Last night's performance of Bellini's I Puritani at the Bavarian State Opera was quite good. Friedrich Haider conducted competently, though the orchestra was, on occasion, rather louder than some of the singers. Also, sometimes the timing appeared off between singer and orchestra. But the blame more likely lies with the singers than the conductor.
Jonathan Miller's staging was pretty good, simple and following the music. The choreography was natural and worked well on non-dancer bodies. Isabella Bywater's sets were likewise plain, stoney tiles as a floor and lighter grey walls that could be moved up and down to suggest a square or a hall or courtyard. It was completely silent, which was excellent. The only thing amiss was a pulpit in the third scene of Act I, put stage left, near a down stage door. It seemed to have no purpose except to suggest the action was inside, not outside, and only once did Riccardo briefly climb its steps. Clare Mitchell's costumes were lovely, very much like Van Dyck paintings come to life. The colors were overwhelmingly blue, purple, and black offset by lace. The hairstyles were also done well.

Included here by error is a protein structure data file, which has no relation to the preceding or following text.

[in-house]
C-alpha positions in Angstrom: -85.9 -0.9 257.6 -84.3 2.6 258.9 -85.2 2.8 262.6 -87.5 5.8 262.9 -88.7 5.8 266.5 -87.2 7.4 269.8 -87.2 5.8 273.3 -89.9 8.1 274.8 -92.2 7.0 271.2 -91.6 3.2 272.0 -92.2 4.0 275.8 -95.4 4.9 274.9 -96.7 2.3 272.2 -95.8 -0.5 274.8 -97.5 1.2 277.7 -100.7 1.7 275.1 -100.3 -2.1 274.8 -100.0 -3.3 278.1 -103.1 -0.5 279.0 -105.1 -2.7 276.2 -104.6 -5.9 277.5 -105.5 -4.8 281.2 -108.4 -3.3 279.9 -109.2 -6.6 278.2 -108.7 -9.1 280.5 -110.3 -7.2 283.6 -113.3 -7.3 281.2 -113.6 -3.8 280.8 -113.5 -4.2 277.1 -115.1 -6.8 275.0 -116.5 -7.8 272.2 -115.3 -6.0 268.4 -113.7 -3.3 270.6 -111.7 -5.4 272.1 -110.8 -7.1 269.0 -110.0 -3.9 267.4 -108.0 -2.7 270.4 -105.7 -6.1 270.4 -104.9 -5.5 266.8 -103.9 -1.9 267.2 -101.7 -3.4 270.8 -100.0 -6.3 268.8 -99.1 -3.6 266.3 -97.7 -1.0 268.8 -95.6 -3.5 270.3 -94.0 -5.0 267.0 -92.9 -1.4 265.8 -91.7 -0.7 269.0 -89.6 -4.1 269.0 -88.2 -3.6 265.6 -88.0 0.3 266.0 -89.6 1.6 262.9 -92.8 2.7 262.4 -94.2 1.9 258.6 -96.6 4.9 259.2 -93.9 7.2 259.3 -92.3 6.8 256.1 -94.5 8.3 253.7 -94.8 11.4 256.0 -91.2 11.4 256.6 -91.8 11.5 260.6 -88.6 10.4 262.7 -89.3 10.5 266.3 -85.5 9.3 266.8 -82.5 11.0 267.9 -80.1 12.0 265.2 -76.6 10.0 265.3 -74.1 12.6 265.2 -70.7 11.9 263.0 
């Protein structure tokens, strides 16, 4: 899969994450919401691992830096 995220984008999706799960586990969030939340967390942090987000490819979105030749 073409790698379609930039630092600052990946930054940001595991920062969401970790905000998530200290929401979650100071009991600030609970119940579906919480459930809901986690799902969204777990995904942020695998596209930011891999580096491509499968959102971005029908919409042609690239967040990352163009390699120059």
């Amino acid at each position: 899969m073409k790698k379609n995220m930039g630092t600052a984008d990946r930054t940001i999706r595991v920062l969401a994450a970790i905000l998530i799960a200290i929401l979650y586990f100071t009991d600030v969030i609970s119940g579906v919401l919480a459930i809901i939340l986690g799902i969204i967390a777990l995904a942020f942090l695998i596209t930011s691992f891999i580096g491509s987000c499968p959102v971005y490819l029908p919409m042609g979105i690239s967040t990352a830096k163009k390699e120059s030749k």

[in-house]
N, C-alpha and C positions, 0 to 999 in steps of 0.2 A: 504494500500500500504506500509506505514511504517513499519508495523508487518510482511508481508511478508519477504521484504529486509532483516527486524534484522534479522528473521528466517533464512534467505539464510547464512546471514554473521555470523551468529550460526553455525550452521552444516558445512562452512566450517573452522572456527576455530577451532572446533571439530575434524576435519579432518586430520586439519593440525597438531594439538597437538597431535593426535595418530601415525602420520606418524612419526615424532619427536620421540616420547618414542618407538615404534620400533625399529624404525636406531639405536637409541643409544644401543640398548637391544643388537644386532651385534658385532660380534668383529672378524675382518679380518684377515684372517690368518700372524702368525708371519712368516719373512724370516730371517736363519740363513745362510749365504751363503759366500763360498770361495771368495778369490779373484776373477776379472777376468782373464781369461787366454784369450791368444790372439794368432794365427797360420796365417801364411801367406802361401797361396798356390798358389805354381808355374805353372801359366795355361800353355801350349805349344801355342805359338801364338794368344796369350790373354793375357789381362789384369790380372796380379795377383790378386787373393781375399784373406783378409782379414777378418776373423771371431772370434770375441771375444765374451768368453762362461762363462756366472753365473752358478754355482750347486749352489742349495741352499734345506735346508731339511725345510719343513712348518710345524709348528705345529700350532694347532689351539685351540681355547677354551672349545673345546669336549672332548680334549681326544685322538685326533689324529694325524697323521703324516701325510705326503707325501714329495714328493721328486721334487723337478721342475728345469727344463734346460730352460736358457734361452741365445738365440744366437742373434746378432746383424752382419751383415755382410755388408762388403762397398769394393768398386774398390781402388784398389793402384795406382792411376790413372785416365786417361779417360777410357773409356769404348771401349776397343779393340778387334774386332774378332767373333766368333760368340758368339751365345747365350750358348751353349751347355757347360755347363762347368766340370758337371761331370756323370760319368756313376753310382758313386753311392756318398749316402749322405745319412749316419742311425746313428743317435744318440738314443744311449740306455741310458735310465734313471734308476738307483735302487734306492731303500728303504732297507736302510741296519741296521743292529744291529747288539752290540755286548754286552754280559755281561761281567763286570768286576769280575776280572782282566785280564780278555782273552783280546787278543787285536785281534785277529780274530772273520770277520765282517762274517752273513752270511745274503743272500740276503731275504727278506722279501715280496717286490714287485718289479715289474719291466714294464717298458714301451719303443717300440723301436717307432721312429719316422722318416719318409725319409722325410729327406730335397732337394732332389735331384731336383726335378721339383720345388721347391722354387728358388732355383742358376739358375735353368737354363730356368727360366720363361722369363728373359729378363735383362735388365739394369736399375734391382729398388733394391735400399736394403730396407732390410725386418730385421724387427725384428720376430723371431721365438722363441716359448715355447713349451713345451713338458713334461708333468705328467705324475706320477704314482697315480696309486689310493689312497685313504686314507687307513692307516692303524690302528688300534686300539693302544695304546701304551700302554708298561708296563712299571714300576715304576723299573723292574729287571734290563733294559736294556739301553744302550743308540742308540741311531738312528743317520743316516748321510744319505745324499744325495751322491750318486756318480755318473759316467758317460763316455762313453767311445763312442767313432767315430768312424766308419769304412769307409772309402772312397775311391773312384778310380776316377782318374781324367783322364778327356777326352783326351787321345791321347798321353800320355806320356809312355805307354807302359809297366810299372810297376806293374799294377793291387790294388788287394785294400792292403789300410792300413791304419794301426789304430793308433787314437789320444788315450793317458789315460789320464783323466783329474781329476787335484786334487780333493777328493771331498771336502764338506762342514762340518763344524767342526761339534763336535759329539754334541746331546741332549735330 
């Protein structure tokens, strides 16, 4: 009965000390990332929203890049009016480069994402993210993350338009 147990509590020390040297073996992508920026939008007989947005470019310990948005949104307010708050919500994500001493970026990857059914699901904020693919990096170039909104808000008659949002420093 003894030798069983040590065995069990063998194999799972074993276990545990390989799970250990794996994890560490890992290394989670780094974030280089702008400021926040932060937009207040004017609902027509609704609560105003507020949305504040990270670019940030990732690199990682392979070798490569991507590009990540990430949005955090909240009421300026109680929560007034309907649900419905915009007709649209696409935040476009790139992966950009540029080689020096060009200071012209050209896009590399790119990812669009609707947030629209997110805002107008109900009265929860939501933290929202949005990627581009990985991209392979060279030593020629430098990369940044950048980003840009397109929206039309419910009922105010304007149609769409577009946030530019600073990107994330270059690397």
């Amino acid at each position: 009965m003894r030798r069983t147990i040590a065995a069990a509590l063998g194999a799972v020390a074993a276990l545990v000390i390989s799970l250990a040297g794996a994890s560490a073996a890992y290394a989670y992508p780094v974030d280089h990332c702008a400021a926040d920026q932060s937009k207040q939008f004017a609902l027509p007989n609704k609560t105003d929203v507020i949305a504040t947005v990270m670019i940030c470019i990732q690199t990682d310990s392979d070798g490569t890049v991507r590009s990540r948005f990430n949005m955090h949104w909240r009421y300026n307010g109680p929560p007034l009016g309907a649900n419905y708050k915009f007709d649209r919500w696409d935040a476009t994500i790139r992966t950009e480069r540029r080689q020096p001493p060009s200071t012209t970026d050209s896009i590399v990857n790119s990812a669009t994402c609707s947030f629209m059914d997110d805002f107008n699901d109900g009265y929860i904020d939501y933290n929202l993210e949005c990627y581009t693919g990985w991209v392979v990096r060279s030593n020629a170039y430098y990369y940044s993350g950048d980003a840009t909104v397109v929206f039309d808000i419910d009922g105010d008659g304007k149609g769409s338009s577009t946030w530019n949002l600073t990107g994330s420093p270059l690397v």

The only real disappointment as far as the singing was perhaps Liliana Mattei as Enrichetta, widow of Charles I. Her dark soprano was not distinct and rather quiet. Bass Alastair Miles was fairly good as Giorgio, though his lower range did not project so well. Baritone Albert Schagidullin played scorned lover Riccardo well, though he projected even less well than Miles.
José Bros sang the tenor part of Arturo Talbot with passion, his high range is clear and very pretty, but his low range is gritty.
Edita Gruberova was a delight to hear as Elvira. Though her timing and intonation are perhaps imperfect, her flexible voice is lucid and bright.
All together a pleasant evening. Bellini's music is all melody and lyricism, and the opera is brief, a bare 2.5 hours. The 30 minute intermission after Act I seemed unnecessary. The Münchners do clap excessively I believe. They like to make noise, they stamp and scream, even after whispering fiendishly during recitative or orchestral bits. One listens with ears not mouth, and I simply don't understand what they have to say to each other that's so pressing.